What to do before installing OS X Lion

Planning an OS X Lion installation involves choosing an installation type to use, as well as preparing your Mac for installation by making backup copies and creating bootable Lion installers.

OS X Lion offers all the usual installation options, including upgrade and clean installation. The difference between Lion and previous versions of OS X is how installations are performed and what you end up with on your Mac when it’s all done.

Recovery volume

A new feature built into any method you use to install OS X Lion is the automatic creation of a recovery partition on the drive. The recovery partition is a small boot volume that contains emergency utilities, such as Disk Utility, and includes the ability to restore from Time Machine and access the Internet. Also on the recovery partition is a copy of the Lion installer, which allows you to reinstall OS X Lion if necessary.

The Lion recovery volume is a nice addition to the operating system, and the ability to boot into this volume and perform maintenance with Disk Utility is a welcome convenience.

However, the recovery partition does not include a copy of OS X Lion. Instead, it connects to Apple’s website and downloads the current version of Lion. Therefore, if you want to reinstall OS X Lion using the recovery volume, you’ll need a reasonably fast Internet connection.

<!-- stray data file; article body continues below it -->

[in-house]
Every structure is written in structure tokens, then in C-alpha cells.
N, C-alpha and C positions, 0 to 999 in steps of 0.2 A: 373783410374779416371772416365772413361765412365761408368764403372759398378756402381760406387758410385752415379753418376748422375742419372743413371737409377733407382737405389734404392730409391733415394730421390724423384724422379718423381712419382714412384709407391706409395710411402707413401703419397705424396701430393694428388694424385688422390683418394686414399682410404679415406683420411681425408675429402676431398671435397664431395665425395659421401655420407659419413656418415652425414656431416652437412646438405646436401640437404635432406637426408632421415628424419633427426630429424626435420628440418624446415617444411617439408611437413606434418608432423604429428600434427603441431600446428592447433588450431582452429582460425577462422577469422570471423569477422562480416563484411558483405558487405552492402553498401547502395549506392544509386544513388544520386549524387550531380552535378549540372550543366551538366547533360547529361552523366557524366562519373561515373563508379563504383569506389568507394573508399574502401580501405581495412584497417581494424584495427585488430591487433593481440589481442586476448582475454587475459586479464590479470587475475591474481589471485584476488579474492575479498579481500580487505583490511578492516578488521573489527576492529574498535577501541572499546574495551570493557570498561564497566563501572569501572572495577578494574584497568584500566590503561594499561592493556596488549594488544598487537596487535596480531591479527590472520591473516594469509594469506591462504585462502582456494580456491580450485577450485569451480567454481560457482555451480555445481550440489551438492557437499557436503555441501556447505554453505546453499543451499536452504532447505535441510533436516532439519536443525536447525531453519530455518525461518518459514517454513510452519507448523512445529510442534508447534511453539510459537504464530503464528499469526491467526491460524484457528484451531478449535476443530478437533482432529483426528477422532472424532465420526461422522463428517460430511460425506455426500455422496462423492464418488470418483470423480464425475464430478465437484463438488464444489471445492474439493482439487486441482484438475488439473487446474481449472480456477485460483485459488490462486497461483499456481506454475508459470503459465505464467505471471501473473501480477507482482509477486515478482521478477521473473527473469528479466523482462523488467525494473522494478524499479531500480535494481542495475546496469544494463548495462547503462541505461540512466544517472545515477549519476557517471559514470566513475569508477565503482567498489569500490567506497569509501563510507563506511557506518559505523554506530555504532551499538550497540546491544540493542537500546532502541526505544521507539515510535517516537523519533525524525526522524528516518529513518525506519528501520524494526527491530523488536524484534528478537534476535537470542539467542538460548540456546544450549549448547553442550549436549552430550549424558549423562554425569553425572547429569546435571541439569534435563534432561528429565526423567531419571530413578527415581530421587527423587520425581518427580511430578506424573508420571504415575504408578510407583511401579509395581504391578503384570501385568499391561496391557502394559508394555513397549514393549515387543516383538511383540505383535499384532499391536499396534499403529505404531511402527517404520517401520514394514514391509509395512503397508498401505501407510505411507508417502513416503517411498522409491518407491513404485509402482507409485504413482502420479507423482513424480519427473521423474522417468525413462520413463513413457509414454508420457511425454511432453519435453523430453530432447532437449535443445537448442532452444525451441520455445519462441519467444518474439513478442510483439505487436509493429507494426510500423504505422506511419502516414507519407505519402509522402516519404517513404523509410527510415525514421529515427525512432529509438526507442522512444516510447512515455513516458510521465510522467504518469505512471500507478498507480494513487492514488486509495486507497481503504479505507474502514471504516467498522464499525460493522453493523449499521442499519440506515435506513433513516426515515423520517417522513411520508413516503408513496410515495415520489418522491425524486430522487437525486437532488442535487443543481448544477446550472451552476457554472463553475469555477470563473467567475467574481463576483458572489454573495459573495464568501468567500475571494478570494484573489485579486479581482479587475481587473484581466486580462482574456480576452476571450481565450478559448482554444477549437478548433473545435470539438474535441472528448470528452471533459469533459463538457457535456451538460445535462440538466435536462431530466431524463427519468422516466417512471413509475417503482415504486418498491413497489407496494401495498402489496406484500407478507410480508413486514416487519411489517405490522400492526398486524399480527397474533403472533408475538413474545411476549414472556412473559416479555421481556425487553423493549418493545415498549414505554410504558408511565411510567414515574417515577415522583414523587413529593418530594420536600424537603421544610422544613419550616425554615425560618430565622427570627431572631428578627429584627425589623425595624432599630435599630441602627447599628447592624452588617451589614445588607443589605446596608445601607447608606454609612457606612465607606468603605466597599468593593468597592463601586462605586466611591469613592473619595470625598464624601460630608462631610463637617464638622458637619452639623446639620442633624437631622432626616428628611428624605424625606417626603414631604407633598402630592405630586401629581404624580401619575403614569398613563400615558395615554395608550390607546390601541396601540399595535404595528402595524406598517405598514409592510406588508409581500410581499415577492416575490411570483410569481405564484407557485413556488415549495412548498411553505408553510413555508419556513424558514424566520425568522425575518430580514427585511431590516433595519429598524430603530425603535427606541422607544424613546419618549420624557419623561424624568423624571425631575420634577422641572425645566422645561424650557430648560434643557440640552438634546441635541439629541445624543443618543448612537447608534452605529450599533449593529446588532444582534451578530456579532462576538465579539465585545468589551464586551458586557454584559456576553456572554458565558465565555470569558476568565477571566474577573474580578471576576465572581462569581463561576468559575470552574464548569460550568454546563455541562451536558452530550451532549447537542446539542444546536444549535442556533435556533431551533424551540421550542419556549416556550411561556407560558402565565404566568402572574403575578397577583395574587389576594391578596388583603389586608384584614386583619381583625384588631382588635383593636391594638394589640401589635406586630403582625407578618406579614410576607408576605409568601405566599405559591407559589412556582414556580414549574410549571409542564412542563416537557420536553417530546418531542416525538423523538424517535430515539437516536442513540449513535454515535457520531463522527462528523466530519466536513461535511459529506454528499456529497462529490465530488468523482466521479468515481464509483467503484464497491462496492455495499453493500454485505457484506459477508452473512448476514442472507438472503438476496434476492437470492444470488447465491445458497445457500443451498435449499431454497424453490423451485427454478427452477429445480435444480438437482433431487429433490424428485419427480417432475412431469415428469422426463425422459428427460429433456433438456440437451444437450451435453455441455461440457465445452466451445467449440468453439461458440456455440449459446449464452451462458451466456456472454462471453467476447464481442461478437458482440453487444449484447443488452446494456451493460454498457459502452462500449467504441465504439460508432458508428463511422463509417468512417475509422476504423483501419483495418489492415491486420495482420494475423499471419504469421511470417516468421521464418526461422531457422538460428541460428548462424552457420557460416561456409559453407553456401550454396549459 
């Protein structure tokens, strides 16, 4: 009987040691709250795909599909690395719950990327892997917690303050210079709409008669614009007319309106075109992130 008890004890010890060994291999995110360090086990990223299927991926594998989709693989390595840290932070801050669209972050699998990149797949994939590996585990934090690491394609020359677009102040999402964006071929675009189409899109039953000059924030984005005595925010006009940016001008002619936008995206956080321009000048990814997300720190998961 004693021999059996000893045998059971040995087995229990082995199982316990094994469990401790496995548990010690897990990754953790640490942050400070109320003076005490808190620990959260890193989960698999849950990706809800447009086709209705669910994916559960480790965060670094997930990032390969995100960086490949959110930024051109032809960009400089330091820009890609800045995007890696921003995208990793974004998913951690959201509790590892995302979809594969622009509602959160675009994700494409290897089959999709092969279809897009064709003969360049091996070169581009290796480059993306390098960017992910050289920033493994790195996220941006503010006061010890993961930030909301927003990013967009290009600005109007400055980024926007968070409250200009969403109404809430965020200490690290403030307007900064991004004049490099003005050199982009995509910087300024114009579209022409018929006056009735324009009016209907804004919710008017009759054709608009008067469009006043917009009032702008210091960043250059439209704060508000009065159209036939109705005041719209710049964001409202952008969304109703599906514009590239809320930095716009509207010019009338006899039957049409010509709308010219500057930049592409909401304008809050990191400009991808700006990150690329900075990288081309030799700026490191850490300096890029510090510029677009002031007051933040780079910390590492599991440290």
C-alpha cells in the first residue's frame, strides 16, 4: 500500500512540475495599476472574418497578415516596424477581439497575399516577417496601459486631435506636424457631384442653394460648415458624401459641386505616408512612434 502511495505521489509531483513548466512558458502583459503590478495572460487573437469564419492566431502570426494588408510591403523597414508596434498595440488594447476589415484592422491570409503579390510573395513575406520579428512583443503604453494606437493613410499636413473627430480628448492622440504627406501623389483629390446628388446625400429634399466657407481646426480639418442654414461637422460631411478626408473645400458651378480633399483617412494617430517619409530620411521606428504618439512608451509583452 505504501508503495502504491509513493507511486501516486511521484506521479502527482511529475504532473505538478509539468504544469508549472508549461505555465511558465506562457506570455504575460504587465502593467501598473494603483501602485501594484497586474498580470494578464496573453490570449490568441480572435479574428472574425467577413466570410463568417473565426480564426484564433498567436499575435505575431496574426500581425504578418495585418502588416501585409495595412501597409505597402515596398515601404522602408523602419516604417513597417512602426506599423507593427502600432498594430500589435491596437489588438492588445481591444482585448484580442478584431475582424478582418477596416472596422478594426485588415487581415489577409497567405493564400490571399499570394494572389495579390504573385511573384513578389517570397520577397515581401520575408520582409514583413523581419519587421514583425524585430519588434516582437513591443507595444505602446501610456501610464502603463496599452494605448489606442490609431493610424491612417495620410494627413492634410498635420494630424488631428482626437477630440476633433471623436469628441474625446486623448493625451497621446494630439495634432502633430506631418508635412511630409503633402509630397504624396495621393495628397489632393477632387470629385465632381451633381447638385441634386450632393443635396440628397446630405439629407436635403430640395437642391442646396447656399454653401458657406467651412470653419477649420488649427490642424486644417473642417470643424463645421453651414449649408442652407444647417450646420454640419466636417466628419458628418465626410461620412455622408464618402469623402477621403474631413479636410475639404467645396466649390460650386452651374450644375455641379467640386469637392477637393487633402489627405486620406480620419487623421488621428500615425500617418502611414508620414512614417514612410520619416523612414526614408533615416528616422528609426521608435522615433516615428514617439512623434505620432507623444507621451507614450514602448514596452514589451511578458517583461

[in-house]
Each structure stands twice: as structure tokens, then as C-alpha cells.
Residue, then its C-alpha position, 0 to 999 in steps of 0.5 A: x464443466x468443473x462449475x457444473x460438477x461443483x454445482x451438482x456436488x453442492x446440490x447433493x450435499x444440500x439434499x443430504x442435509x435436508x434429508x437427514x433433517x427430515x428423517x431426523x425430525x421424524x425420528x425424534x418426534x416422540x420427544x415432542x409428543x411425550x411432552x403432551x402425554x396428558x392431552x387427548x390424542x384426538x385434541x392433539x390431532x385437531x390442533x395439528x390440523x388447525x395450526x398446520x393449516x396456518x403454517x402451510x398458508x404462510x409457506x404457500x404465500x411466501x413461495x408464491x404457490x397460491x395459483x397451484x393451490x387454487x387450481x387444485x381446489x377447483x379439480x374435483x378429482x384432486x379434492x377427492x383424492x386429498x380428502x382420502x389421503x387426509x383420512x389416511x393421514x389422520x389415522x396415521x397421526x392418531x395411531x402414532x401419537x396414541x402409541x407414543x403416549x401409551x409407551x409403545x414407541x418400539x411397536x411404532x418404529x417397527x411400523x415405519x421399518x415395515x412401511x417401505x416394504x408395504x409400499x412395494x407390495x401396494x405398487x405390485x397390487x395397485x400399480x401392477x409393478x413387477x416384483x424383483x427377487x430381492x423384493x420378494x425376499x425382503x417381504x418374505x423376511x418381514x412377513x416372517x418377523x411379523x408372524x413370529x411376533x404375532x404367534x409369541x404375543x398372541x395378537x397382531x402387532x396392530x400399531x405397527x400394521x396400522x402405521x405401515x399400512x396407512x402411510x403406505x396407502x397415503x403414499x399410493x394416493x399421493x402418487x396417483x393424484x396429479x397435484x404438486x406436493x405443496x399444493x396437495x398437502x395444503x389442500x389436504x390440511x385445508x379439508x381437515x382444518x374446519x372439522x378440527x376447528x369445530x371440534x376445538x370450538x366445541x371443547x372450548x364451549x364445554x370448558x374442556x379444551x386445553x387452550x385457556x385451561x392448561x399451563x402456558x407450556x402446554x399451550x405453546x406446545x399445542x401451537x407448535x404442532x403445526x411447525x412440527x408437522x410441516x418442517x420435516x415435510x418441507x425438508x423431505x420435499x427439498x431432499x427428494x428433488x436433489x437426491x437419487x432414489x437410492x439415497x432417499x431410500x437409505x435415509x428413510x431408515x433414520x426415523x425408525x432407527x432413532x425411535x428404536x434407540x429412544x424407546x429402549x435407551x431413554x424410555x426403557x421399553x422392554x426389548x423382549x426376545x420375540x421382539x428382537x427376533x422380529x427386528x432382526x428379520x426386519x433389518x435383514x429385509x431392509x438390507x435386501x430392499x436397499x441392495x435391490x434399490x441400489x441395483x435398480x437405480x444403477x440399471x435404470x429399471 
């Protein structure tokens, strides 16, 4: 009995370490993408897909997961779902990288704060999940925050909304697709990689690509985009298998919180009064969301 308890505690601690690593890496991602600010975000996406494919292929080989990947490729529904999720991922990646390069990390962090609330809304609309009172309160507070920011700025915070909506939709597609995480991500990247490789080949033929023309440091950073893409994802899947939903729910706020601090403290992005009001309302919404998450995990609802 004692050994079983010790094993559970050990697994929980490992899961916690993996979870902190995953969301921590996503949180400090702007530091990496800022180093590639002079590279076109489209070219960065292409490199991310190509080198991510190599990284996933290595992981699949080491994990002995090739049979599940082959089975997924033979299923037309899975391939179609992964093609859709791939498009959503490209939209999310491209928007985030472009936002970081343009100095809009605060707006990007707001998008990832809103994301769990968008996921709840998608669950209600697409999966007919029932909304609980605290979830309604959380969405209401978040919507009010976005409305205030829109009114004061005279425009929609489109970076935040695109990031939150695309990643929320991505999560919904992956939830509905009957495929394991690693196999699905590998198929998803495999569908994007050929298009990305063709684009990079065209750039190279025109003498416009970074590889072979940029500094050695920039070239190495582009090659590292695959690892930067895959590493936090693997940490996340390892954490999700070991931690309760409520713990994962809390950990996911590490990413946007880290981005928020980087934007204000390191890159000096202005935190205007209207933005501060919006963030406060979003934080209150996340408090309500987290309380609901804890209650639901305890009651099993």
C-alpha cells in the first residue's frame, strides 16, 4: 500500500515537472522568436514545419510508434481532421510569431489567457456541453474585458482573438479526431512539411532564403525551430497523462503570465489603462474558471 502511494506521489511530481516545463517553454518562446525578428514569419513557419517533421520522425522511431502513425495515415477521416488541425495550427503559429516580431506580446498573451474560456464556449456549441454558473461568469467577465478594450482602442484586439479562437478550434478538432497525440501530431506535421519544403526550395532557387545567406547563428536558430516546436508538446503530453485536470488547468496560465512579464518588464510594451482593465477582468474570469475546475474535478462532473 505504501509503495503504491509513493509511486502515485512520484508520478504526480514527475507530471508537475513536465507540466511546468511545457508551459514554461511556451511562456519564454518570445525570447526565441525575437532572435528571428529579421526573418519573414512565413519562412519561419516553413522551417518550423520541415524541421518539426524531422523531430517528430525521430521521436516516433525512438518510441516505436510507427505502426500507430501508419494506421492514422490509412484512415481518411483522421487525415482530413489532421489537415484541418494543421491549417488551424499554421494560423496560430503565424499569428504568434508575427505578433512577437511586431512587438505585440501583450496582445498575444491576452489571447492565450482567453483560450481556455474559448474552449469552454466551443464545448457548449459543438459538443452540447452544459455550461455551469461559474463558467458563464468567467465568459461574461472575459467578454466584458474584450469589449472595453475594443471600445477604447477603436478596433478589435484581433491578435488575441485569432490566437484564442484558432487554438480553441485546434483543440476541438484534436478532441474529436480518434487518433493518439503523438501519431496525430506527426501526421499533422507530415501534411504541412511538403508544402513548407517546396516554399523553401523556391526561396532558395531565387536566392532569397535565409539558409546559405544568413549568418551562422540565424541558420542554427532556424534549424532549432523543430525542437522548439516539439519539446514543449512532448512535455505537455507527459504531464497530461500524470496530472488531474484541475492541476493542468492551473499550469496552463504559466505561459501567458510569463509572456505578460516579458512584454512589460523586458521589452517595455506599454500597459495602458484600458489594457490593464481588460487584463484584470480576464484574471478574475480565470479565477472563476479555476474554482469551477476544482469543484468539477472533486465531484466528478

Planning your Lions club facility

I mention the recovery volume that Lion creates because it may affect your installation plans. The recovery volume is small, less than 700MB, because it doesn’t include a copy of Lion.

Since you cannot use the recovery volume to install a fresh copy of OS Lion without accessing the Internet, I recommend that you create a bootable copy of the OS X Lion installer so that you can install Lion from scratch at any time, regardless of whether or not you can access the Internet. Creating a bootable copy of the OS X Lion installer is a pretty straightforward process, as you’ll see in the following:

Create a DVD copy of OS X Lion Installer

If you don’t have a DVD burner, you can use the OS X Lion installer to create a bootable flash drive or bootable volume on a drive.

Create a copy of the bootable USB flash drive of the OS X Lion installer

Installation type

Now that we have an emergency bootable version of the OS X Lion installer, it’s time to turn our attention to the type of OS X Lion installation we want to perform.

Updating the Lion installation

The Lion installer is designed for an upgrade installation over an existing copy of Snow Leopard. Updating is by far the easiest process. Once you install Lion, all the data, applications, and other stuff you had in Snow Leopard will be ready for you to install.

The only real downside to an upgrade install is that you lose your Snow Leopard system. If you have any applications that don’t work with Lion, you won’t be able to reboot into Snow Leopard to run them.

There is a way around the problem of lion rewriting Snow Leopard. You can create an additional partition on an internal or external drive, and then clone the Snow Leopard drive to the new partition. This will give you a backup for Snow Leopard, if you ever need it. Even if you’re not concerned about the ability to boot into Snow Leopard, you should make sure you have an up-to-date backup before you start installing Lion.